Mortgage bond investors have little to fear from falling energy prices, according to Bank of America Merrill Lynch.

The overall amount of collateral that is located in regions heavily dependent on the oil and gas industry – Dallas, Denver, Houston and North Dakota - is limited, according to research the bank published Friday. In aggregate, it represents about 8% of the aggregate assets in conduit deals printed since the financial crisis. Deals completed in 2011 have the biggest overall exposure, at 9.4%, while the 2013 vintage is the least exposed, at 7.4%.

But even these figures probably overstate the potential impact of weak energy prices, since not all properties in these regions are directly dependent on the energy industry. On average 20% of the exposure is to multifamily properties, which BAML expects to perform well due to changing demographics, restrictive residential lending and decreased affordability. Office buildings, which account for an average of 34% of exposure to these regions, may be somewhat insulated to the extent that they have a cross-section of tenants.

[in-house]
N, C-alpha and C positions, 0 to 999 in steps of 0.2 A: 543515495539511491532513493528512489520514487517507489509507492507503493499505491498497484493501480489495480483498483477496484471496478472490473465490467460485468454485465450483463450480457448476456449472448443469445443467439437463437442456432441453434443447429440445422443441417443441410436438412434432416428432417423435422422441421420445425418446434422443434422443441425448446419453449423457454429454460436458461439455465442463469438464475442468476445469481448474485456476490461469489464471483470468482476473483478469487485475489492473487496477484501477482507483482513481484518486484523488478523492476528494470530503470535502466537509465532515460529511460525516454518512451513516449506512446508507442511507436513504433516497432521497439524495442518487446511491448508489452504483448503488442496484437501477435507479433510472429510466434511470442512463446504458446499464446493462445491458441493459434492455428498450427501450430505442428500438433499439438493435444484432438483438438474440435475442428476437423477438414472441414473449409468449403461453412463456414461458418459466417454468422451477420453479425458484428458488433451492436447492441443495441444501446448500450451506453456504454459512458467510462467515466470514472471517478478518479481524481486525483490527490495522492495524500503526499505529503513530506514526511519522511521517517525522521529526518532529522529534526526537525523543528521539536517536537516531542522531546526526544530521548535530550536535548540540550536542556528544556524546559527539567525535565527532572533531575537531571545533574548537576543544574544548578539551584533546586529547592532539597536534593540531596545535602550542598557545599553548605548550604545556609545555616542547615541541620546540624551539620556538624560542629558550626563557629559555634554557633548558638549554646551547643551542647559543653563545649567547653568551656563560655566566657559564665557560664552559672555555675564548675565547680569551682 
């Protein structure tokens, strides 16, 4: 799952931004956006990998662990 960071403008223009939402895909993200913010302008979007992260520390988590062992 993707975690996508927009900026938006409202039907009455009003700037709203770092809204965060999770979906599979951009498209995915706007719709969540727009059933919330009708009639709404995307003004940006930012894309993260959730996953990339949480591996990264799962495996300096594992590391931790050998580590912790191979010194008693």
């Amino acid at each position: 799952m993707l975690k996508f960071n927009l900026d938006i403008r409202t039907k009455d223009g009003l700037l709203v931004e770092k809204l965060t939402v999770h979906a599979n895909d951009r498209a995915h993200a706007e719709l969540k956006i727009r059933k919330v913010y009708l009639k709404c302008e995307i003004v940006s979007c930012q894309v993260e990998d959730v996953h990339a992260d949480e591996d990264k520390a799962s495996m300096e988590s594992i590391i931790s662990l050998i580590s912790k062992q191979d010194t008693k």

While aggregate exposure is limited, it can be fairly concentrated in individual deals. Among those with the most exposure to energy dependent regions are MSC 2011-C2, at 22.8%; CFCRE 2011-C1, at 19%; JPMCC 2012-C8, at 20.1%; JPMCC 2013-LC11, at 22.4%;WFRBS 2013-C11, at 21.7%; and JPMBB 2014-C25, at 21.5%.

BAML published the data in response to queries from clients who invest in the asset class.

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